Thanks to our sol­diers

The Covington News - - Newton At Play - Kari Apted Colum­nist Kari Apted may be reached at kari@kari­apted.com.

“I don’t know what’s so dif­fi­cult about it,” I grum­bled to my sis­ter yes­ter­day. “The Cof­fee Mate web­site says they still make pump­kin spice creamer, the stores have ev­ery other hol­i­day fla­vor imag­in­able, but not my pump­kin spice!”

I look for­ward to my fa­vorite fla­vored cof­fee ev­ery fall, but I’m too cheap to plunk down a fiver for a Star­bucks latte very of­ten. There are other brands of pump­kin spice creamer but none taste as good as Cof­fee Mate. I’ve been an­noy­ingly ver­bal about my un­hap­pi­ness over be­ing un­able to find it this sea­son.

Shortly af­ter our con­ver­sa­tion, I re­ceived an e-mail from some­one ask­ing me how to send care pack­ages to our sol­diers serv­ing over­seas. I sent them a link to Noanie.com, one of the very best sites for match­ing peo­ple with units that truly need our help.

How ashamed did I feel when I read that a unit de­ployed to Afghanistan was re­quest­ing cof­fee and creamer, fla­vored if at all pos­si­ble.

“Some of the sol­diers’ fam­i­lies don’t send them items so we all just share what we have. We are work­ing 12 or more hours a day 7 days a week and we just want some­thing to keep us more fo­cused on the mis­sion. We would also like to write peo­ple and have peo­ple write us. Thank you!”

Here are men and women serv­ing me, in a desert war zone, just want­ing some­thing, any­thing that’s a taste of home, and I have the au­dac­ity to whine be­cause out of the 20 or more fla­vored cof­fee cream­ers I could buy at that very moment, they don’t have the one I want?

I am such a wimp. Most of us are. And as a so­ci­ety, we’ve be­come so pa­thet­i­cally thank­less.

To­day, and the next two weeks lead­ing up to Thanks­giv­ing, I am writ­ing about grat­i­tude. Thurs­day is Vet­er­ans Day, and that’s a pretty good place to start.

Ac­cord­ing to the US Depart­ment of De­fense, ap­prox­i­mately 1 per­cent of Amer­i­cans serves in the armed forces. That means that 99 of us get to walk in free­dom be­cause one per­son is out there do­ing the hard work we ei­ther can­not or will not do to keep our coun­try safe.

I come from a fam­ily with a long mil­i­tary his­tory, and have loved sev­eral men who have served: my grand­fa­thers, my un­cle, my hus­band. Both grand­fa­thers were in­jured in World War II. My un­cle lost an eye in Viet­nam. My hus­band brought home from Iraq shards of shrap­nel from an RPG that landed within feet of where he was stand­ing. And all of them came home men­tally changed — some might say scarred — for­ever.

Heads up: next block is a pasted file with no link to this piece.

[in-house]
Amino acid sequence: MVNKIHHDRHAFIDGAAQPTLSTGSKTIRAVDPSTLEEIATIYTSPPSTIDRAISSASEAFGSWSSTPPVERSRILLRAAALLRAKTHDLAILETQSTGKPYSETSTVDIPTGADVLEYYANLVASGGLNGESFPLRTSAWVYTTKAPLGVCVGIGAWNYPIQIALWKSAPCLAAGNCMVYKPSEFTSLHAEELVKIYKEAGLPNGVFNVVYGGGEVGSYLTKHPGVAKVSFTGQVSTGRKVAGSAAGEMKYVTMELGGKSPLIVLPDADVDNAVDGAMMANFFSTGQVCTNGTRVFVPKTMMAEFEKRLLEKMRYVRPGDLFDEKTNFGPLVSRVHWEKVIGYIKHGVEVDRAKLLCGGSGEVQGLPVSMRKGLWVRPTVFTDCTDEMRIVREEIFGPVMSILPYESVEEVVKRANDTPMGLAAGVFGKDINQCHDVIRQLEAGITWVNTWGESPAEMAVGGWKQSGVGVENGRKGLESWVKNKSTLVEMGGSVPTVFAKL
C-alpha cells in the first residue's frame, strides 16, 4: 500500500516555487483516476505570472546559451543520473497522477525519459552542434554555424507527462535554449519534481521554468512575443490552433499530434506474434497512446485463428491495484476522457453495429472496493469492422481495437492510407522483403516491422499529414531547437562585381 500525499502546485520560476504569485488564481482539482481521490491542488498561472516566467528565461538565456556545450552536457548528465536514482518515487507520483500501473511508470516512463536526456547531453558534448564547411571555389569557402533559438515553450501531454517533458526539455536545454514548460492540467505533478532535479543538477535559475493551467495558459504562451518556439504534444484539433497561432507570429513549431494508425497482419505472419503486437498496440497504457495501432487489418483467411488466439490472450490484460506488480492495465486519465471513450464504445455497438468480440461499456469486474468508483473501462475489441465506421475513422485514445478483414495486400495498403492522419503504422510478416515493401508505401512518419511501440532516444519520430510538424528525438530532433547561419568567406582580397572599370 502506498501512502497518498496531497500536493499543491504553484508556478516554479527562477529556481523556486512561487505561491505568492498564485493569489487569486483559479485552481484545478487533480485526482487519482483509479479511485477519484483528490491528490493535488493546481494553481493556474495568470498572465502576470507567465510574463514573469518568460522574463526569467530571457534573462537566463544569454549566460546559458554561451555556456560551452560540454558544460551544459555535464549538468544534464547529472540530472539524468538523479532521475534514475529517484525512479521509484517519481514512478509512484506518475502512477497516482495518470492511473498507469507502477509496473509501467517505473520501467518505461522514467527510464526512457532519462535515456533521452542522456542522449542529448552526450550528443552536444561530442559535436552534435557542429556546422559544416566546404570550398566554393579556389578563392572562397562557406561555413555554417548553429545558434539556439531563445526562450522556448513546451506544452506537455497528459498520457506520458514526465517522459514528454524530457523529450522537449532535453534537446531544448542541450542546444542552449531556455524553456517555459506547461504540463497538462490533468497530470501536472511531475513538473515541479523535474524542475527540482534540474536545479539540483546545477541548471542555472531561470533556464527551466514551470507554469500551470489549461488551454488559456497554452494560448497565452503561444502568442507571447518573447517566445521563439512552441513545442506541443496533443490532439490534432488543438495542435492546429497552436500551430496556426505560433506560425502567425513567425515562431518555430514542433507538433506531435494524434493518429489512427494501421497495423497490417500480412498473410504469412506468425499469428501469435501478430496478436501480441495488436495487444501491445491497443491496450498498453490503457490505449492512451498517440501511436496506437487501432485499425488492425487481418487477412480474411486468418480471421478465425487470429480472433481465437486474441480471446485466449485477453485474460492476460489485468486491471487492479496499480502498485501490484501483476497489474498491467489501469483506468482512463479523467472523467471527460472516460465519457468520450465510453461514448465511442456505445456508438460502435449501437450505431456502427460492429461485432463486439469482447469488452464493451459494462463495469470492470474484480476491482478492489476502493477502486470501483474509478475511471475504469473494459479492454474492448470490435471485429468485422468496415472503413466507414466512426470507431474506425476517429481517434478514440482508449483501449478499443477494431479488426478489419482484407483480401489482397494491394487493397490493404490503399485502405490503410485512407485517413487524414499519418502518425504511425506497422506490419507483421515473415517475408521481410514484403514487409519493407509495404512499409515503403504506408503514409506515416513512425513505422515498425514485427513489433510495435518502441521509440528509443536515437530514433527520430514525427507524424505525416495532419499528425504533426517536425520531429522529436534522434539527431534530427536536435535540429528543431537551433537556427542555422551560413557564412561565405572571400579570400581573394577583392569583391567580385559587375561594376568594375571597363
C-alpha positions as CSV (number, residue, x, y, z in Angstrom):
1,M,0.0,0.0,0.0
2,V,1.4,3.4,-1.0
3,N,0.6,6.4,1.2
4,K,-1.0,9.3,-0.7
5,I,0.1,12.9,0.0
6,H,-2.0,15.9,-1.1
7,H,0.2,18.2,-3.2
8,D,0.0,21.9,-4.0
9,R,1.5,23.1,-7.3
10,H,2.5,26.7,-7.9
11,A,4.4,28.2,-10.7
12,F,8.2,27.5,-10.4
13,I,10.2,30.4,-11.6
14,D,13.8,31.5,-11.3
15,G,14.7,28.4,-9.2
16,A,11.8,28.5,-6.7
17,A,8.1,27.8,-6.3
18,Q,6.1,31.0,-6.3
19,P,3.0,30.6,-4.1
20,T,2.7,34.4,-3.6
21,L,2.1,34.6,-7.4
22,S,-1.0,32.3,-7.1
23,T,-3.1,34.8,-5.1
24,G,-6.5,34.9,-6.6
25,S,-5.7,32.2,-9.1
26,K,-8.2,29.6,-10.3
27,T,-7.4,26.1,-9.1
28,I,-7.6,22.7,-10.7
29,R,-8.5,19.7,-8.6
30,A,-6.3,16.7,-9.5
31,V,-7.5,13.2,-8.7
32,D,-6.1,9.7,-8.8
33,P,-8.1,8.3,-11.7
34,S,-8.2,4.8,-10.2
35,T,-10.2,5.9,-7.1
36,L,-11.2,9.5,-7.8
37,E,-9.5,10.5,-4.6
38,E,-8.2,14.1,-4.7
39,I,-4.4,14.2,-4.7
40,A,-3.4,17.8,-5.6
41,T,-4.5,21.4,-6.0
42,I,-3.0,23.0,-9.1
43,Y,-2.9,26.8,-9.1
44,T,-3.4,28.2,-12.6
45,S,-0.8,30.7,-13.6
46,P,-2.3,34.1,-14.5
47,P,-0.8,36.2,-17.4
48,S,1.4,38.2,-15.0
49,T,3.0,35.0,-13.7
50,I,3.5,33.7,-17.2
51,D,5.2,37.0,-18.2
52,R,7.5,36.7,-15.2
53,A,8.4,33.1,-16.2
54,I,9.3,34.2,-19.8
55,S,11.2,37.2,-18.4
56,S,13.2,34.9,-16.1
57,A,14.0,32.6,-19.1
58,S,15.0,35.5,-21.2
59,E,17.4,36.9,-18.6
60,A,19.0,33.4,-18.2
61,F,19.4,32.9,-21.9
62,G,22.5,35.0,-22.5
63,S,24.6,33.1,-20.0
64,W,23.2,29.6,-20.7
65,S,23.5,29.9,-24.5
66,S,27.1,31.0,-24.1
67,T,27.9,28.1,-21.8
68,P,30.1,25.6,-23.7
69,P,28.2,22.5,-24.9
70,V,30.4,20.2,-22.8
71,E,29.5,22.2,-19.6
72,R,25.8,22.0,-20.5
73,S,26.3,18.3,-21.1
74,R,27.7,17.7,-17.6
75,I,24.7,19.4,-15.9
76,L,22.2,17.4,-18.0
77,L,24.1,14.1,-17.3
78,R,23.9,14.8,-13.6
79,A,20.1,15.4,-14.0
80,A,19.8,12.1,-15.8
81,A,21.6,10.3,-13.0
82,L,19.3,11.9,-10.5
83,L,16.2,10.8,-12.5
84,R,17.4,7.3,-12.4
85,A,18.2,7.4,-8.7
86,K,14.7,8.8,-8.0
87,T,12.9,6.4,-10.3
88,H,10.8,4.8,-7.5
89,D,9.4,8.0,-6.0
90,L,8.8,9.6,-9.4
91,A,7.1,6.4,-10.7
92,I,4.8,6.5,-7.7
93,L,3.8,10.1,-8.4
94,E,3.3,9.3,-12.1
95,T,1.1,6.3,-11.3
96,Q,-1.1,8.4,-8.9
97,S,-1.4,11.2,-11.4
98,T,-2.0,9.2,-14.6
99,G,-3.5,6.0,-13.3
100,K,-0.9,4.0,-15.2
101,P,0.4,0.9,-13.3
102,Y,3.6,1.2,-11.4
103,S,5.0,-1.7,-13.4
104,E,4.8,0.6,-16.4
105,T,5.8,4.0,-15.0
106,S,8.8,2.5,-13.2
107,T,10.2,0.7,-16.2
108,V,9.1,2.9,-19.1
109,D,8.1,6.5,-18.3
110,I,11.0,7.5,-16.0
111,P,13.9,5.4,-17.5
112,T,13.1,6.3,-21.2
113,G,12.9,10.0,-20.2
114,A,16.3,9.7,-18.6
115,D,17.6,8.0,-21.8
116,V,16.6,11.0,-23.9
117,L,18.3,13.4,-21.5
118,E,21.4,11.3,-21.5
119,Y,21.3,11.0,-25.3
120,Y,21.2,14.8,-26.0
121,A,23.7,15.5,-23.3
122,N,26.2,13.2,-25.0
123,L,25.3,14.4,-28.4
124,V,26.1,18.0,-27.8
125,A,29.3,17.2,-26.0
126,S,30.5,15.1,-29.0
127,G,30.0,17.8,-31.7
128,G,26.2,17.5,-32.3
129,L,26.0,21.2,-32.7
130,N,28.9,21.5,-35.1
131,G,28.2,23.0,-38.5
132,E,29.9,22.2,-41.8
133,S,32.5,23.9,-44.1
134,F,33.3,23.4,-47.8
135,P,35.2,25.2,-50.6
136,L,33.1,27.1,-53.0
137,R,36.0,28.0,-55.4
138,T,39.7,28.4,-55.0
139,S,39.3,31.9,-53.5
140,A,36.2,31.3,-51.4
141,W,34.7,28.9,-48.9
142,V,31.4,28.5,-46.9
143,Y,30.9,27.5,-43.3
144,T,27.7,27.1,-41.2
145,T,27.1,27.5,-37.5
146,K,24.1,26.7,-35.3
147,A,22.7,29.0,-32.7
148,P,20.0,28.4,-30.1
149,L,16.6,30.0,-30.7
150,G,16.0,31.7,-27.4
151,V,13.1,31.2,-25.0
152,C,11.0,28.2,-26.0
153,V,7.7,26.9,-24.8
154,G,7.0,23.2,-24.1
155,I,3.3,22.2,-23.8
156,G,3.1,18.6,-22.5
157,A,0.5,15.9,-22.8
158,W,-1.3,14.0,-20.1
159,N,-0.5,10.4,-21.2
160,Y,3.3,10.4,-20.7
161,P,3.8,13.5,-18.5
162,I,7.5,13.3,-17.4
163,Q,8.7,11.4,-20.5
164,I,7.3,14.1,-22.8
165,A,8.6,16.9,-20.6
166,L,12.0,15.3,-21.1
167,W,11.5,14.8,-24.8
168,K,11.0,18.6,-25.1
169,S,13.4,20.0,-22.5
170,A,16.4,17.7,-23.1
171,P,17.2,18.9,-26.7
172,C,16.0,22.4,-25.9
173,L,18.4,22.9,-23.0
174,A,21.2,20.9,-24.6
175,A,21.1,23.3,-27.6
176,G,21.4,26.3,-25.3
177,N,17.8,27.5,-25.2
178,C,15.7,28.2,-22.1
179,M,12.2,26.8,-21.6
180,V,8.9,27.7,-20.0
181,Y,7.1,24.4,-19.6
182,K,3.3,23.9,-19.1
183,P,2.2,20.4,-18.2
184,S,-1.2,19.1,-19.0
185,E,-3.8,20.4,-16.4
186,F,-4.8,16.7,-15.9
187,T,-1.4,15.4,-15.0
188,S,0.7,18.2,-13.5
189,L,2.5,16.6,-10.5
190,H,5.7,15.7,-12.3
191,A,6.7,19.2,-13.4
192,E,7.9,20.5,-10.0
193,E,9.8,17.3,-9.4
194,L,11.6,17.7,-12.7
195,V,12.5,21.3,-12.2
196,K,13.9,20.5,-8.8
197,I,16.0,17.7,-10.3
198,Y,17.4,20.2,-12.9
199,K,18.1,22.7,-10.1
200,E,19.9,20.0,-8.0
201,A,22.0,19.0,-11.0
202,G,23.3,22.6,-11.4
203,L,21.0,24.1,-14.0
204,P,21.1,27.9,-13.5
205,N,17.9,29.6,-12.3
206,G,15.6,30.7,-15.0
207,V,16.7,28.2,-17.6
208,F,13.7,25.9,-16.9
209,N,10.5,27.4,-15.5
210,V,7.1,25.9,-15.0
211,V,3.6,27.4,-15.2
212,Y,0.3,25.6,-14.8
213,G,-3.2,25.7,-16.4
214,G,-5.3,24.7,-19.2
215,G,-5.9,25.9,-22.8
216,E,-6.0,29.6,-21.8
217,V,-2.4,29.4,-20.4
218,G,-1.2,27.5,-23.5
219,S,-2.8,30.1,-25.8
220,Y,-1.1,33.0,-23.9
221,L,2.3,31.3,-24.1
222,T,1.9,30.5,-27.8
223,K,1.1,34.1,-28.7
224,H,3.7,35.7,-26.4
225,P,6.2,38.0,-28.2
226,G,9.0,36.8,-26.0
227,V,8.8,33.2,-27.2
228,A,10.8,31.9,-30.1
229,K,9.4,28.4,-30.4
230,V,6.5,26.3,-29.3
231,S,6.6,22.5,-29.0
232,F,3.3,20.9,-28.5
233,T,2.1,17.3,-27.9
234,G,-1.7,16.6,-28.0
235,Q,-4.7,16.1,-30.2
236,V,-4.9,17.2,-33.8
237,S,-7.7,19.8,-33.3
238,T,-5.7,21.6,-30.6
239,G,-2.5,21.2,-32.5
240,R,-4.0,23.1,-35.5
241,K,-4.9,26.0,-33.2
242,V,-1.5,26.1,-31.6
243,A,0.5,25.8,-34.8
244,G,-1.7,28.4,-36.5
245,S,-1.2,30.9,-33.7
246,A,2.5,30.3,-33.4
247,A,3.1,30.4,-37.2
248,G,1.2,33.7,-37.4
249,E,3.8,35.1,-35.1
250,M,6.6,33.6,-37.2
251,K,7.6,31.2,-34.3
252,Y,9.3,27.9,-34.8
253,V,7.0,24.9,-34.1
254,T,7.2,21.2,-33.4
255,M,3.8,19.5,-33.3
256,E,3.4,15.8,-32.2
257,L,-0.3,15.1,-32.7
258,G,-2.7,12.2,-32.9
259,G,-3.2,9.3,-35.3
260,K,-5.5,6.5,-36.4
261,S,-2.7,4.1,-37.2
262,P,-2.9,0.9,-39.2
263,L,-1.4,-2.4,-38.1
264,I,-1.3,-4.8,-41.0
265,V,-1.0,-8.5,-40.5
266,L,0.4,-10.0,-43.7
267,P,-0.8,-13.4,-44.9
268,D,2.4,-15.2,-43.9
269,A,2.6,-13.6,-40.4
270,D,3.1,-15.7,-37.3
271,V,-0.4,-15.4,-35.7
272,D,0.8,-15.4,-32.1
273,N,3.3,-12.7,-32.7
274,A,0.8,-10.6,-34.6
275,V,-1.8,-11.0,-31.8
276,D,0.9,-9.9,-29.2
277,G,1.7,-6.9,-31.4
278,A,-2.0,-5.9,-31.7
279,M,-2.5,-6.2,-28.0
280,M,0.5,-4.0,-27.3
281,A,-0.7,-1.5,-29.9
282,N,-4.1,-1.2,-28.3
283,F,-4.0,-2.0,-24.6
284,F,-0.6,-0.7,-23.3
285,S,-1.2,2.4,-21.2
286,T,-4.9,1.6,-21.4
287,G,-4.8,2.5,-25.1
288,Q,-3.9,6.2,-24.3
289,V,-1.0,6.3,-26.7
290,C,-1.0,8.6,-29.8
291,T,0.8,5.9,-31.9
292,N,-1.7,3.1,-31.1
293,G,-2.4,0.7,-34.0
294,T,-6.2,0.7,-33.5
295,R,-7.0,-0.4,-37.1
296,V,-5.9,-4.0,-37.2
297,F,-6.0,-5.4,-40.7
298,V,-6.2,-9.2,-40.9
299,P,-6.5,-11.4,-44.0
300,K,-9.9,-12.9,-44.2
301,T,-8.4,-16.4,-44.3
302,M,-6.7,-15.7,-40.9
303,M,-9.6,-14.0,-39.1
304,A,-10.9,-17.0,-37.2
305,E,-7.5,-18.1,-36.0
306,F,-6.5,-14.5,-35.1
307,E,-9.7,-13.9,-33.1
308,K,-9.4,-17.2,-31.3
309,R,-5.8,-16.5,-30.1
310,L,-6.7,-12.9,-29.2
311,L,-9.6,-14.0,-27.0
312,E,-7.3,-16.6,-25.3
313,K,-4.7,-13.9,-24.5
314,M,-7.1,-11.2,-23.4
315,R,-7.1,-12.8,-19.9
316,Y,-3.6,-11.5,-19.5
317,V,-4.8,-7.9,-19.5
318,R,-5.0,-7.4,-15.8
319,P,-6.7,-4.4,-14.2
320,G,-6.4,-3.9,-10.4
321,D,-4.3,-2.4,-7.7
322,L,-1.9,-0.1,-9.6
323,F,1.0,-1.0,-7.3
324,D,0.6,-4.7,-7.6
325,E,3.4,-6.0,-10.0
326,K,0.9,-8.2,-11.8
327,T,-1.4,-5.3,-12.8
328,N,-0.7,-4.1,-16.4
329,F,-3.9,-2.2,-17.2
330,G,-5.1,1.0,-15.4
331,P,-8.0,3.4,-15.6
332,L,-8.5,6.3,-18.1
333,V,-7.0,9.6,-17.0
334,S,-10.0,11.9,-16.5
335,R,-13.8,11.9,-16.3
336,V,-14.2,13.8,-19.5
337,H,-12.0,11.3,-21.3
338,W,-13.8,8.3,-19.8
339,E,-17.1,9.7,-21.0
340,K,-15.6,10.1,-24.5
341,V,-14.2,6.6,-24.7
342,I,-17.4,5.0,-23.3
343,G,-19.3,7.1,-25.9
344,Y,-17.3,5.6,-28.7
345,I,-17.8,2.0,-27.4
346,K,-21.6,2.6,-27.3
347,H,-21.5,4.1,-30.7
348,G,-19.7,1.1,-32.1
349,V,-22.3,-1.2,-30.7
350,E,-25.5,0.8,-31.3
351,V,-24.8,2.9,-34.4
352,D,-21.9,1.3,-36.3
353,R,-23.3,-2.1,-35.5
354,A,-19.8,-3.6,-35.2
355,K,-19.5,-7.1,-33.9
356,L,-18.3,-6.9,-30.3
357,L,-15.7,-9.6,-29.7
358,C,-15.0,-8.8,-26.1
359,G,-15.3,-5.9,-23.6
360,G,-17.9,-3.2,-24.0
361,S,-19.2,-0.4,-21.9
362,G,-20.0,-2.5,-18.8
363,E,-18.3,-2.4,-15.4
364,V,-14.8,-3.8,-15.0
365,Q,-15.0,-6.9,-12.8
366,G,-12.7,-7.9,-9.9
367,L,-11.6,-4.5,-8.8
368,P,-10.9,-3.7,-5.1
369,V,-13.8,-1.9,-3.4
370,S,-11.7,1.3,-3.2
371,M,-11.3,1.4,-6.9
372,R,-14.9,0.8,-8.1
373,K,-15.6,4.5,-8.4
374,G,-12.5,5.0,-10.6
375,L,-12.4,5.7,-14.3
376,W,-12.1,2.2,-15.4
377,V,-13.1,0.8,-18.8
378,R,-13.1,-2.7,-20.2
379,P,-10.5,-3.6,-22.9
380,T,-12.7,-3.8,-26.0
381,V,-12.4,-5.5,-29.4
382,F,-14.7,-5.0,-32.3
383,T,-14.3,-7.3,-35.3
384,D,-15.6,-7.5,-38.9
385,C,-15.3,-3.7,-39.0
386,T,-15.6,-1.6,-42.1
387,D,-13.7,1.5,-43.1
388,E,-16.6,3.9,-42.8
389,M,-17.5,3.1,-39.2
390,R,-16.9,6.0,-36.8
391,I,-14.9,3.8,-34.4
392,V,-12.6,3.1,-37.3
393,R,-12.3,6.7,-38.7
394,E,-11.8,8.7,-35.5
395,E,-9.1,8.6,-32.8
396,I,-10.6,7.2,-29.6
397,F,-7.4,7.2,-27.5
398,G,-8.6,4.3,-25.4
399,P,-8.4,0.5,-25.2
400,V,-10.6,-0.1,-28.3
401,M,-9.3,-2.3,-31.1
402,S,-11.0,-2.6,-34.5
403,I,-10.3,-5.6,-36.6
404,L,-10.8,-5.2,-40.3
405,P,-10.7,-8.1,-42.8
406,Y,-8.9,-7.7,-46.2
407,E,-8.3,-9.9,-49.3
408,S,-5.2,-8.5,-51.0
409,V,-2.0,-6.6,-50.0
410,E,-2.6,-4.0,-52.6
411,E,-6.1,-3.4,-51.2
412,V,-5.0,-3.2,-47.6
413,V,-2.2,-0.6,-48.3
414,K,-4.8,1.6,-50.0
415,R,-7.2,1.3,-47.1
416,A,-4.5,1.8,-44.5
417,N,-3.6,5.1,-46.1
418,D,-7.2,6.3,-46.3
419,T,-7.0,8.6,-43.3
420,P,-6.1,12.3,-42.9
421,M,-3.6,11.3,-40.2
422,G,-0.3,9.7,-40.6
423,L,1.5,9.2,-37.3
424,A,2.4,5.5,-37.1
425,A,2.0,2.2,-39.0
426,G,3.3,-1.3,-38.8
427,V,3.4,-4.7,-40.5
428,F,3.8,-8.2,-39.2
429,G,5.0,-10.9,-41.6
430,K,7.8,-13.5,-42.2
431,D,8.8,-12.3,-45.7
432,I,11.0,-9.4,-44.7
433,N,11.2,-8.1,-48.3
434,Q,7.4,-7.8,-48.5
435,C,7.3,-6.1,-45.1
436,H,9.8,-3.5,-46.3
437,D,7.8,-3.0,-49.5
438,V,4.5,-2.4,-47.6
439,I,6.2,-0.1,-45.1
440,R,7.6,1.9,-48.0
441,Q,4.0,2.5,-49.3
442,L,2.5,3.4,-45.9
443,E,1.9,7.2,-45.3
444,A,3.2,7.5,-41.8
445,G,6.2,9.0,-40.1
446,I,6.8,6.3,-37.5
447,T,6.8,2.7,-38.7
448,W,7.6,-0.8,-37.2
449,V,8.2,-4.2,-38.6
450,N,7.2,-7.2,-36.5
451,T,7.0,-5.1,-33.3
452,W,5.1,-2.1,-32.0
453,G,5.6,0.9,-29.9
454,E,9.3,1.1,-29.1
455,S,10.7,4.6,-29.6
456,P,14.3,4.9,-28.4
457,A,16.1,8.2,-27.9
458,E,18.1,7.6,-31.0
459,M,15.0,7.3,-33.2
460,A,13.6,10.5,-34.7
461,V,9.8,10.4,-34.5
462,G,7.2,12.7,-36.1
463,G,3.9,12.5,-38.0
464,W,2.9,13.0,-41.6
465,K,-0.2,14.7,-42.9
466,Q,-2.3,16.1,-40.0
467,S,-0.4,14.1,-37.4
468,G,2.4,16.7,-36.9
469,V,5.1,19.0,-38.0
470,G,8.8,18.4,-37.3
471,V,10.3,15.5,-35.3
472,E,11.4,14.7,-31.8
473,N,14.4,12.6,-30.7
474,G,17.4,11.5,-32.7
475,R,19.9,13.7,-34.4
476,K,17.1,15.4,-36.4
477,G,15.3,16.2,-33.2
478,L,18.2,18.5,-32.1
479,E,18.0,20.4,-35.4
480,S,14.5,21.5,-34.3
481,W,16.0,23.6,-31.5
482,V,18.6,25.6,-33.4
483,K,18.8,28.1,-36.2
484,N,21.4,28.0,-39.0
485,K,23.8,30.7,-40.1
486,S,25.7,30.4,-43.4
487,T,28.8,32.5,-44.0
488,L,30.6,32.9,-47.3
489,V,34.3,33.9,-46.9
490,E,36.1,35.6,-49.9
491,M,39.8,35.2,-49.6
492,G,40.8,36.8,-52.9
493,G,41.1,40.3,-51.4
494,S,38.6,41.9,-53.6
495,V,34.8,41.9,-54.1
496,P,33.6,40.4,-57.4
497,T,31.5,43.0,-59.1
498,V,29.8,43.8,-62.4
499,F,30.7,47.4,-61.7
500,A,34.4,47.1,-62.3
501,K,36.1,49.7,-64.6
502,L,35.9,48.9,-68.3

When my hus­band came home from Iraq, driv­ing was one of the hard­est things for him. He’d been trained to no­tice ev­ery bit of lit­ter along the road­side, his eyes al­ways scan­ning for po­ten­tially hid­den bombs. I’d never thought about it be­fore then, but what a bless­ing to live in a coun­try where we don’t have to worry that ev­ery bit of de­bris along the road could po­ten­tially kill us.

Sure, crimes and aw­ful things hap­pen here in Amer­ica, but com­pared with the rest of the world we are in­cred­i­bly safe. And it’s be­cause of the men and women who serve us in the mil­i­tary and first re­spon­ders such as po­lice­men, sher­iff’s deputies, EMTs and fire­fight­ers. We owe all of them a huge debt of grat­i­tude.

What can we sac­ri­fice to say thanks? Or will we even con­sider paus­ing long enough to do that, as the hol­i­day sea­son bears upon us and dis­tracts us with con­stant busy­ness?

Tonight while I slide into my warm, soft bed, a sol­dier on the other side of the world crawls un­der a truck for a cat­nap be­fore head­ing out for an­other 24 hours on pa­trol. He takes a swig of warm, stale wa­ter from his can­teen, uses his fore­arm as a pil­low, and hopes that the spi­ders and scor­pi­ons as big as his hand will leave him alone to­day.

And all he asks is for some­one to take a few min­utes to send him some fla­vored cof­fee and a few words of en­cour­age­ment from home.

God help us all if we’re not ap­pre­cia­tive enough to do it.

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